Cross-Docking: Bypassing Storage

Customers expect products when they are ordered—on demand, with an unprecedented level of compliance. To be competitive, companies must focus on moving product in and out of the warehouse in the most cost-effective, efficient, and timely manner possible, while providing the services customers demand. They need to position distribution as a front-line business strategy.

For many, cross-docking can be a valuable part of this strategy.

The process of moving material from the receiving dock to the shipping dock, bypassing storage, cross-docking reduces inventory carrying costs, transportation costs, and costs associated with order fulfillment and material handling. Holding inventory, moving it, counting it, picking it, and sometimes losing it costs money. While not a solution for everyone, such as those with strict first-in first-out (FIFO) requirements, cross-docking can lead to significant benefits.

Who does the work?
Cross-docking involves an inbound shipment to and an outbound shipment from the facility performing the cross-dock activity. A decisive issue is who prepares the material for the outbound shipment.

Some companies, most notably retail chains, will negotiate with their vendors to have the vendors prepare the product specifically for cross-docking before shipping it to the retailer’s distribution center. The vendor may have to label cases for automatic sorting upon arrival at the retailer’s DC, or the vendor may be required to sort and palletize cartons for each of the retailer’s stores for quick and easy cross-docking. A firm that ships full pallets or floor-loaded trailers with just a few SKUs is dealing with a labeling–and soon, an RFID–task. If it must prepare orders for possibly hundreds of stores, it is facing a completely different level of effort—one requiring systems, software, and automation.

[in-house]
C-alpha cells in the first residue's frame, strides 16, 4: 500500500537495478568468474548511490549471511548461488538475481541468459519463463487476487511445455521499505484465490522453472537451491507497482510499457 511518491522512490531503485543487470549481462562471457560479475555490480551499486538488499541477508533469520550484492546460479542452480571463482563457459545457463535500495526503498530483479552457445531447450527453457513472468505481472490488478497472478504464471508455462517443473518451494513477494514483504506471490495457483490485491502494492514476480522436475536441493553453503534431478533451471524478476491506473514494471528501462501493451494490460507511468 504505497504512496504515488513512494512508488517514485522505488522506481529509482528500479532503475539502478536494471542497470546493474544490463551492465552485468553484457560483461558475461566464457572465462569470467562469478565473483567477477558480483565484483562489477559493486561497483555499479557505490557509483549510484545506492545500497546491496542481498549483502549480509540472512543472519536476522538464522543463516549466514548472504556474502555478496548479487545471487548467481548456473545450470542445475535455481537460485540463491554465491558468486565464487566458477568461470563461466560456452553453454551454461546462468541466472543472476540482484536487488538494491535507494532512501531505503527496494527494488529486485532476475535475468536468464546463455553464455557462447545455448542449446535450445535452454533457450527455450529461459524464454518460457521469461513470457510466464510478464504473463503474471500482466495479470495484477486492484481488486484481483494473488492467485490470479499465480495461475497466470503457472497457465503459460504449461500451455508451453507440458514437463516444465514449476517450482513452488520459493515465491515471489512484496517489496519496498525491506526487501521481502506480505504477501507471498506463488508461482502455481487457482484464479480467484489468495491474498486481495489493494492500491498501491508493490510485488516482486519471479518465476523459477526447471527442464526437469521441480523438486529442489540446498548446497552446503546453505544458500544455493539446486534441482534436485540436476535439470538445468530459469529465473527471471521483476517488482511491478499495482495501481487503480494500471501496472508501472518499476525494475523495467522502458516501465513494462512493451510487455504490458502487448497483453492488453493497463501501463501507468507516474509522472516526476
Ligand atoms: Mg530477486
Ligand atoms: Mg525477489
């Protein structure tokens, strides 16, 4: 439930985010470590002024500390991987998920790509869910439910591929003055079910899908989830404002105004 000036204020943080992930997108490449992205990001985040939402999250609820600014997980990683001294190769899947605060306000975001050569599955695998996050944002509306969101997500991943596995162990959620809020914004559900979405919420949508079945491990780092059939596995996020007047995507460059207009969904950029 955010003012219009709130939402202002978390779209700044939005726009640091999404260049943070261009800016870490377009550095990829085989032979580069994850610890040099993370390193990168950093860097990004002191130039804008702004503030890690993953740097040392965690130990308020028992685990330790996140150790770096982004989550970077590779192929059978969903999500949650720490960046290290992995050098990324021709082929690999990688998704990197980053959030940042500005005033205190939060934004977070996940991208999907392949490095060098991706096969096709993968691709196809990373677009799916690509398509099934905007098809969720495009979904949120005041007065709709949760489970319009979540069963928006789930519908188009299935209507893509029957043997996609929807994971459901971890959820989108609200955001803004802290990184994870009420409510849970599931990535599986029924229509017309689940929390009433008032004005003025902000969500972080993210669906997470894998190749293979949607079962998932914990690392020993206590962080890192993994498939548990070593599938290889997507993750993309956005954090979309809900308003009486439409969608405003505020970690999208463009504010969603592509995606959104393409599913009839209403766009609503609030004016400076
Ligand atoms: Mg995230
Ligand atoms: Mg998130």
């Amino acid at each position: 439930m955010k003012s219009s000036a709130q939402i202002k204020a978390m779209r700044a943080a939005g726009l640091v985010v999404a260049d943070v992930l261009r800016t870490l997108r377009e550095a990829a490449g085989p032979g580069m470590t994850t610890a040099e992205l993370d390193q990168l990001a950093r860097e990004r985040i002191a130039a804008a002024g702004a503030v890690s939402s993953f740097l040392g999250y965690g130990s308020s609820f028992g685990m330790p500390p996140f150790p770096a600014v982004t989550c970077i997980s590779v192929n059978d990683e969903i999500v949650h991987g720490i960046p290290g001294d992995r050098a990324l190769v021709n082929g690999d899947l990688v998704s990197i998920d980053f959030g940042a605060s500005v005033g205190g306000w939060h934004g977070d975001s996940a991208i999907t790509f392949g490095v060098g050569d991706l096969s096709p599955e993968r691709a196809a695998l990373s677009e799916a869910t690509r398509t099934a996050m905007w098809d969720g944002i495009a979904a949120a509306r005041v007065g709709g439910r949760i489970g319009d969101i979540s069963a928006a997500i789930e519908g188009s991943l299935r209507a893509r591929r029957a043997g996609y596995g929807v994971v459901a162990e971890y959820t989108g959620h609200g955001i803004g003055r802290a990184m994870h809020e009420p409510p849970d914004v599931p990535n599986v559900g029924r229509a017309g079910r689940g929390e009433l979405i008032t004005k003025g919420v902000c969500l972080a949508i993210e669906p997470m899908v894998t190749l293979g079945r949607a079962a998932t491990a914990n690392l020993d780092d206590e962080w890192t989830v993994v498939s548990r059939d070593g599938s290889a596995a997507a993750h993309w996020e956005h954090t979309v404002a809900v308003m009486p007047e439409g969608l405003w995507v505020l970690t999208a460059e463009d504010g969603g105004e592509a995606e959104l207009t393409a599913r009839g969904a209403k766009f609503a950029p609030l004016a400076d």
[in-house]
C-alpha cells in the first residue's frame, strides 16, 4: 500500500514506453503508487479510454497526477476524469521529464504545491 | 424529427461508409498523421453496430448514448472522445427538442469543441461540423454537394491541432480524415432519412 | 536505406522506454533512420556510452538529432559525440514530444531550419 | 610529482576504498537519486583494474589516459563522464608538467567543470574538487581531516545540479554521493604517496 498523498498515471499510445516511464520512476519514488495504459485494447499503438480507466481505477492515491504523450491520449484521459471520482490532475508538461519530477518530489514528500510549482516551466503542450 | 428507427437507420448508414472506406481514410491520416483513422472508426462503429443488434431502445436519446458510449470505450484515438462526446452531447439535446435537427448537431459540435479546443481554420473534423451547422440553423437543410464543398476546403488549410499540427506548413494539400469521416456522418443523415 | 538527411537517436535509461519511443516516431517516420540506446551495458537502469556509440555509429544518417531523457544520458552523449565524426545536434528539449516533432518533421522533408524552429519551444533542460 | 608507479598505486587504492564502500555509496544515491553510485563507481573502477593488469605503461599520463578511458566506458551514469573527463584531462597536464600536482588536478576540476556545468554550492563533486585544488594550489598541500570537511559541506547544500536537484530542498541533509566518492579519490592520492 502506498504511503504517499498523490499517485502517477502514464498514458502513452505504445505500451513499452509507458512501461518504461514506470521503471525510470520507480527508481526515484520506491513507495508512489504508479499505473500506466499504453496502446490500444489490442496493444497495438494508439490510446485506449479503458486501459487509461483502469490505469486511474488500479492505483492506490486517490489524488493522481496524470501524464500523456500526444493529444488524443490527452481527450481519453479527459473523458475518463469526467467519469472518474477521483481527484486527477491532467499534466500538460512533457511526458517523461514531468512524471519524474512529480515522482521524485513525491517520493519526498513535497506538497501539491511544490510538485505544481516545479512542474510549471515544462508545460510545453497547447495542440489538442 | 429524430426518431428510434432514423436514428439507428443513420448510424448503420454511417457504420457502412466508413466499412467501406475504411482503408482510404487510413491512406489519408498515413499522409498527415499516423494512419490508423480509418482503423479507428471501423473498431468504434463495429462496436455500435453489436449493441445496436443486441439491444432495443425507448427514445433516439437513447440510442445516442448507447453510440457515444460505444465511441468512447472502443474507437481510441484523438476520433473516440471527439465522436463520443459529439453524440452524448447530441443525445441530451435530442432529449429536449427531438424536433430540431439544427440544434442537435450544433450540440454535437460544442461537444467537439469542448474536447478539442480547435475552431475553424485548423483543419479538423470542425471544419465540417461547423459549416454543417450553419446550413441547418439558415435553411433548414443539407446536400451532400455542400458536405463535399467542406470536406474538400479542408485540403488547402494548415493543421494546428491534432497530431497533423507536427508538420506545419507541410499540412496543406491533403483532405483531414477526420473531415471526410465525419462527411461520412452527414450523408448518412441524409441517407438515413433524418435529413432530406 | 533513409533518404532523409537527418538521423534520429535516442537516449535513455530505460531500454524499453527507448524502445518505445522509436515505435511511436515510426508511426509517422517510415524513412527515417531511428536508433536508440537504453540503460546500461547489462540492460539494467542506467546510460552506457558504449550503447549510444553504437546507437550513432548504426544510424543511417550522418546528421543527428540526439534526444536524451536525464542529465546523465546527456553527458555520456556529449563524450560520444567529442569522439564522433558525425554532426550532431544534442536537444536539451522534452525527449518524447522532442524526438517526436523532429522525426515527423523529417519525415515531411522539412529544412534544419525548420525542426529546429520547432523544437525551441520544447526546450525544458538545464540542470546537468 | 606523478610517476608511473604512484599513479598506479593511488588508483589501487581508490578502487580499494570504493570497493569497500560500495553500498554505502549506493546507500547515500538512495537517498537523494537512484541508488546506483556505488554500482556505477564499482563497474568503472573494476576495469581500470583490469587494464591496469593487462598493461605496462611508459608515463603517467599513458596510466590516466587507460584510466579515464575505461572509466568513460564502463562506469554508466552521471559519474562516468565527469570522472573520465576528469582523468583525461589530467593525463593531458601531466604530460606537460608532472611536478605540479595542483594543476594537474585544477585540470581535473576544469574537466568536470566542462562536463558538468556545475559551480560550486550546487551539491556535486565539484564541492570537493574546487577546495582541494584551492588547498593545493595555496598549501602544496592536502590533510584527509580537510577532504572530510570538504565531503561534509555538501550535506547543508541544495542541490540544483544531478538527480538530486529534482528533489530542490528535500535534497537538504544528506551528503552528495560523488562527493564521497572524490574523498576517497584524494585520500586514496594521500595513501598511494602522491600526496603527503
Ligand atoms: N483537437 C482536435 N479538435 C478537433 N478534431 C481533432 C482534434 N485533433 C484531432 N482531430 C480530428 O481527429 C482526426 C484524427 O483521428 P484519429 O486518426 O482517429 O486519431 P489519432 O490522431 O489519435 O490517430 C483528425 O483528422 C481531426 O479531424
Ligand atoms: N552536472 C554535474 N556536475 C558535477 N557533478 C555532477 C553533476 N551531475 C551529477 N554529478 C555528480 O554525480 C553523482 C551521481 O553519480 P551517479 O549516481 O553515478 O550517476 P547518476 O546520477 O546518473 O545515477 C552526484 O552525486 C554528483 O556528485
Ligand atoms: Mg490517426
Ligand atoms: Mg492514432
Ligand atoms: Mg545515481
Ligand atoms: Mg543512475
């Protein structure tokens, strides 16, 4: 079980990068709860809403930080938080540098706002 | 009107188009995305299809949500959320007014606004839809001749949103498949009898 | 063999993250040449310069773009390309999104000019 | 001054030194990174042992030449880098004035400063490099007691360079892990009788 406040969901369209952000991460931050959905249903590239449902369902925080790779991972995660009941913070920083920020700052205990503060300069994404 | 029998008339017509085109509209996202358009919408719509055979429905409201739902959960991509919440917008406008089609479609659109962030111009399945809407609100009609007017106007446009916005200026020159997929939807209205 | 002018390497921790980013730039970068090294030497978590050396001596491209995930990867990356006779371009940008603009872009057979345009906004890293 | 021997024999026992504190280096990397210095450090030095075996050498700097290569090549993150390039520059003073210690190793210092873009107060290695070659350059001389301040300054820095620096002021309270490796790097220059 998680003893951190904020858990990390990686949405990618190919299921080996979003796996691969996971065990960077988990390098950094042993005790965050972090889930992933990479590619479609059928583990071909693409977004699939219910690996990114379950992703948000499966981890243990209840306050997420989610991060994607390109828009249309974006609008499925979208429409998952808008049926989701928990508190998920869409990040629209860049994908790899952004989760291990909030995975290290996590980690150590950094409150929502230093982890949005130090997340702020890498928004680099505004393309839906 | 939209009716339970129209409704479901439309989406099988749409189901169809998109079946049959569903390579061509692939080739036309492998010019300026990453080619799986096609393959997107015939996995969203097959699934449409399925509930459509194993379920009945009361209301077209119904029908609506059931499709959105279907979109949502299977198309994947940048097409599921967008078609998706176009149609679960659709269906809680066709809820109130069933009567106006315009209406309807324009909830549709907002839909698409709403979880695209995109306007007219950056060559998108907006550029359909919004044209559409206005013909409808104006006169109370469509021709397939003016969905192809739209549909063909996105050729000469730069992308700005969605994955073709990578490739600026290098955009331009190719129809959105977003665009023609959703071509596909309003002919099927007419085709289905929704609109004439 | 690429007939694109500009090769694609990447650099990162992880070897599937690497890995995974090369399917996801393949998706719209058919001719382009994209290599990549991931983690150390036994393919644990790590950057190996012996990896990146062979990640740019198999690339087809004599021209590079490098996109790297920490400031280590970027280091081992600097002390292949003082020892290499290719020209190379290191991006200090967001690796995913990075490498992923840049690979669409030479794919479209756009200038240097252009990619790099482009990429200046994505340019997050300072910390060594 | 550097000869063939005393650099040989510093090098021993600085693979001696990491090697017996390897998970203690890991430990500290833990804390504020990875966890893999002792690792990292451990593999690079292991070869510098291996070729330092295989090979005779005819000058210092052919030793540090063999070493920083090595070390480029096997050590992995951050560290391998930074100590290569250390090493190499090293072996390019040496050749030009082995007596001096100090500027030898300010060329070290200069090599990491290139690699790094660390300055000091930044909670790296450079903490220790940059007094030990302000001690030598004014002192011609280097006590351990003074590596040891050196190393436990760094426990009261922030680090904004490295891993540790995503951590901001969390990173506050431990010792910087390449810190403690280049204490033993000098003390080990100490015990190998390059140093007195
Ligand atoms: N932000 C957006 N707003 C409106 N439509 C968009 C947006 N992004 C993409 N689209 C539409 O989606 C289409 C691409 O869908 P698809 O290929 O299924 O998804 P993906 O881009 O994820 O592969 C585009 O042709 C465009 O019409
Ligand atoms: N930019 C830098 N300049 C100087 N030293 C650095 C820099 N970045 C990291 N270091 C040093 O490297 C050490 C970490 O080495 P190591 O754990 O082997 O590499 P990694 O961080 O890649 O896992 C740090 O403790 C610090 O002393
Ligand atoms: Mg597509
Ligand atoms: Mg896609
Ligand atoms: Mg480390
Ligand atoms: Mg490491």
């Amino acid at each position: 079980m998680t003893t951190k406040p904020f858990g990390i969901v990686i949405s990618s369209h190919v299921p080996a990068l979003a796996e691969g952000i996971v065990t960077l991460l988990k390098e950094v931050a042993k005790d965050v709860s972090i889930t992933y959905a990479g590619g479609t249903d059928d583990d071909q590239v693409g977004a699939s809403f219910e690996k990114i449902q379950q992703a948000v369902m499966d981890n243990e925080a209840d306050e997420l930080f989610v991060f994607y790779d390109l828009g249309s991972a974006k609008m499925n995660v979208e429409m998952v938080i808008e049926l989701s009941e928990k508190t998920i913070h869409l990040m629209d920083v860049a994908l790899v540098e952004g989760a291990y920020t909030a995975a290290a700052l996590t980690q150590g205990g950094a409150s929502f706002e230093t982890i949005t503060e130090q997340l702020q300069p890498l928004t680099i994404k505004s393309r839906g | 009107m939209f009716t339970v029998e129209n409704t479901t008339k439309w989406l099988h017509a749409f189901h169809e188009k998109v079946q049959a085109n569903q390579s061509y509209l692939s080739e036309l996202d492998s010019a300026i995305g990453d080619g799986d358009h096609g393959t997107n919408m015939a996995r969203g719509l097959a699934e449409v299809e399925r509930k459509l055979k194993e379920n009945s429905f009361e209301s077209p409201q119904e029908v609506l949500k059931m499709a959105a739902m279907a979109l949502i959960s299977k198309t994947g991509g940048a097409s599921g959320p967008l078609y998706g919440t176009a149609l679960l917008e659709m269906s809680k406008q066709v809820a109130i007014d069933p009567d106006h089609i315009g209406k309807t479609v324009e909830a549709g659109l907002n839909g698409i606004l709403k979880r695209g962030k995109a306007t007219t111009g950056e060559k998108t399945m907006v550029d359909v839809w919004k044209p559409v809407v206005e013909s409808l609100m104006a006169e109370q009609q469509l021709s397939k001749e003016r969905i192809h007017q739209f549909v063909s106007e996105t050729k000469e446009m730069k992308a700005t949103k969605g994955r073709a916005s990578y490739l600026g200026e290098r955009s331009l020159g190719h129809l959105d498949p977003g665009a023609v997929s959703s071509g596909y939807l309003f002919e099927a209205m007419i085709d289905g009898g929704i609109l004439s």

On the other hand, the company receiving the shipment may want to handle the cross-docking itself, usually within hours of receipt of the inbound shipment. This involves its own unique set of requirements.

Cross-docking requirements
The proper processes, systems, and supply chain relationships must be in place to successfully cross-dock on a large scale. With the right combination of these key elements, some distribution centers are able to cross-dock more than 70% of their products. These systems include automated material handling, warehouse management systems (WMSs), order processing systems, quality controls systems, and strong relationships between supply chain partners.

Automated material handling systems are often crucial for a cross-docking operation. An automated cross-docking system typically consists of a series of conveyors for receiving and sorting cases. Barcode scanners read an identification code on each case to track the product through the cross-dock system and, based on information from a WMS or an order system, the automated system sorts the cases to trucks or pallets for shipping.